To put it simply, copyright is a limited right of an author to financially benefit from his or her original works. Prior to the advent of copyright law, artists and authors needed a “patron” in order to be able to practice their craft and make a living. Therefore, a few lucky painters would find themselves groveling at the feet of the nobility, creating works of art for as long as they were in favor with the rich and the powerful. However, as the Enlightenment grew in force, copyright began to be seen as a better way to ensure the creation of a diversity of works. The theory was that if authors had an economic incentive to create works, the marketplace of ideas would decide which works had value. Rather than a small group of oligarchs deciding what we would read, the marketplace of ideas would be joined with the democratized commercial marketplace. The common man, acting collectively, would determine which works flourished and which perished.

Of course, for as long as there have been books, movies, and works of art, brought to life by creative minds, there have been parasites who would prefer to live by the sweat of someone else’s artistic brow. The founders of the U.S. were no strangers to this concept, and despite their commitment to free expression, they also saw fit to enshrine copyright protection in the Constitution.

Those who steal creative works are fond of calling copyright enforcement “censorship,” but this is truly an uneducated and self-serving view of the concept. On the surface, copyright is in tension with unfettered free speech. An uneducated view of it is this — “I should be able to publish anything I want to, and if I publish your movie, then it is censorship of my free speech rights to stop me from doing so.” This is sort of like saying it is an infringement upon my right to travel if I can’t just hop in your car and hitch a ride without permission. Contrary to the lies told by those who disagree with copyright protection for creative works, copyright protection serves free speech principles. Copyright encourages the growth of the marketplace of ideas to its broadest extent — creating incentives for authors to create new works while protecting their moral right to profit from the sweat of their brow. As the Supreme Court stated, “Indeed copyright’s purpose is to promote the creation and publication of free expression.”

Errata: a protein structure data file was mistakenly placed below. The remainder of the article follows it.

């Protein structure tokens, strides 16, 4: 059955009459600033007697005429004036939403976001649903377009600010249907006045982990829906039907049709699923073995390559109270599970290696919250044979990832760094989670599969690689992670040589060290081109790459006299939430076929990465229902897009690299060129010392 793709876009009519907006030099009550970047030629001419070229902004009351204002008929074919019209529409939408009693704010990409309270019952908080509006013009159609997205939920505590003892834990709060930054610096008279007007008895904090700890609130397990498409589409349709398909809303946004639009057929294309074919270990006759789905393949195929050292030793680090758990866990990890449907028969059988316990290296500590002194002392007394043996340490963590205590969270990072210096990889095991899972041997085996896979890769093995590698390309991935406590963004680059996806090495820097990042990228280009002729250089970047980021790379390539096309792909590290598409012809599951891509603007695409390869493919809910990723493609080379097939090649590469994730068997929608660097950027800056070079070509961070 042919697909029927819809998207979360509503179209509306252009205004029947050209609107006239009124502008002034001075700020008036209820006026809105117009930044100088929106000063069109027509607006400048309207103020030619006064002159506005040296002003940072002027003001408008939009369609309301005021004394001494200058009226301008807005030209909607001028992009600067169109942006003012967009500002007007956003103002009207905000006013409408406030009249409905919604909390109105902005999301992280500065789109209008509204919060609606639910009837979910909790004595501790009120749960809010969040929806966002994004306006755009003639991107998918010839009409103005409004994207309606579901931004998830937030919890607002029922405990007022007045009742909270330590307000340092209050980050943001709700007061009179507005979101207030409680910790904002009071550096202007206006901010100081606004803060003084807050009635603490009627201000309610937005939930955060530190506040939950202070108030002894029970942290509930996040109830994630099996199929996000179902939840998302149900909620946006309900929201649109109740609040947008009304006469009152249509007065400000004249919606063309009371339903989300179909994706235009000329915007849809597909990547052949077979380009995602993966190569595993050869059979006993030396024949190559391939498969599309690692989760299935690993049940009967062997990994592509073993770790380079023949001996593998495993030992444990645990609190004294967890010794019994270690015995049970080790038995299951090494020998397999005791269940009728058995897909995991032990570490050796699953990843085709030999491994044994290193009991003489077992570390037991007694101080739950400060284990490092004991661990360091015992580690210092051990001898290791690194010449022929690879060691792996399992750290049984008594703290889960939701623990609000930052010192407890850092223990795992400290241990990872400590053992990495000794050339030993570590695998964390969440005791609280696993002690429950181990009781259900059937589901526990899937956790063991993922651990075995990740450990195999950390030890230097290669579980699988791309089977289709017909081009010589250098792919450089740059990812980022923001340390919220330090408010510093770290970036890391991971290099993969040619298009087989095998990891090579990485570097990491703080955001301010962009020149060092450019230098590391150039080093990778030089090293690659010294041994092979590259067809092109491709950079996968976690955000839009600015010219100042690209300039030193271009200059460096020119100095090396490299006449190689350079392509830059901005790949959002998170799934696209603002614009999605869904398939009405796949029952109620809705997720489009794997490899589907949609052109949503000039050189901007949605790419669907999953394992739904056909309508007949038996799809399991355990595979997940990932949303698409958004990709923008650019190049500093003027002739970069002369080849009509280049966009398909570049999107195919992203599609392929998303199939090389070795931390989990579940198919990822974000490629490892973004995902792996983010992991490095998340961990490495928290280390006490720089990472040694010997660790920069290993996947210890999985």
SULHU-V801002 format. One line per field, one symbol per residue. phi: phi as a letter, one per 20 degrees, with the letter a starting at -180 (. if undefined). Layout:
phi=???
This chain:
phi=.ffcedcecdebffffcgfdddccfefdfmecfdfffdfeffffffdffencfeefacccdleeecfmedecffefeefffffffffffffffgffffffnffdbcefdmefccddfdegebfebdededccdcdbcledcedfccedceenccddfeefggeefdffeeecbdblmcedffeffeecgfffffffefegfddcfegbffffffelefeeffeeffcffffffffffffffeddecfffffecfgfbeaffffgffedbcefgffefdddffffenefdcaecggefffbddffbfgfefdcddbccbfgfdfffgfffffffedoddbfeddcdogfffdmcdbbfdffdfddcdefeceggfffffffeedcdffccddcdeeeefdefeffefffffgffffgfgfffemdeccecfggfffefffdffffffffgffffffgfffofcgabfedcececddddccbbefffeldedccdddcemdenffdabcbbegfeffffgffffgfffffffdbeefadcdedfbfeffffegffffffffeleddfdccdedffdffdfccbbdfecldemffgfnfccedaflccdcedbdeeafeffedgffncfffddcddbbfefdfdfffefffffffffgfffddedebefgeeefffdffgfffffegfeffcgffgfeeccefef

What Is Required for Copyright Protection?

The Supreme Court articulated the modern test for whether a work is entitled to copyright protection in Bleistein vs. Donaldson. In this decision, the defendant claimed that a mere circus poster was not entitled to copyright protection. The Supreme Court rejected the argument that the poster was not sufficiently creative — establishing the rule that if the work has an original element to it, then it is entitled to copyright protection.

Judge Holmes, writing for the majority, foresaw the problems of allowing lawyers and judges to determine what was (or was not) entitled to copyright protection, stating, “It would be a dangerous undertaking for persons trained only to the law to constitute themselves final judges of the worth of [creative works].” In addition to recognizing the constitutional prohibition on government restrictions based on content, this statement reflected the reality that taste and aesthetics do not factor into whether copyright protections attach to a work. If that were the case, America’s creative markets would be hurled back into the Renaissance era, where the only works created were those commissioned by wealthy patrons, and made to satisfy their tastes.

Indeed, if a work’s protections were based on a court letting it pass a taste test, then entire innovative genres of work would be excluded from the incentivizing effects of copyright protection. “At the one extreme some works of genius would be sure to miss appreciation. Their very novelty would make them repulsive until the public had learned the new language in which their author spoke.” For example, at one time, even James Joyce’s Ulysses was considered to be too risqué for the American market. Unfortunately, this is the position favored by those who are against copyright protection based on content.

The Hazards of Not Applying the Bleistein Originality Test

Prior to Bleistein, some courts entertained the notion that erotic works would not receive copyright protection. In 1867, the then-existing Circuit Court of California held that the defendant’s parody play, “The Dark Crook,” was not entitled to copyright protection because of profanity in its contents. Martinetti vs. Maguire, 16 F. Cas. 920 (C.C. Cal. 1867). The Court found that “it is the duty of all courts to uphold public virtue, and discourage and repel whatever tends to impair it.” Because the Court looked beyond the bare requirement of originality in assessing the play’s copyrightability, it denuded the defendant of all protection for a work that today would be described as a dark comedy.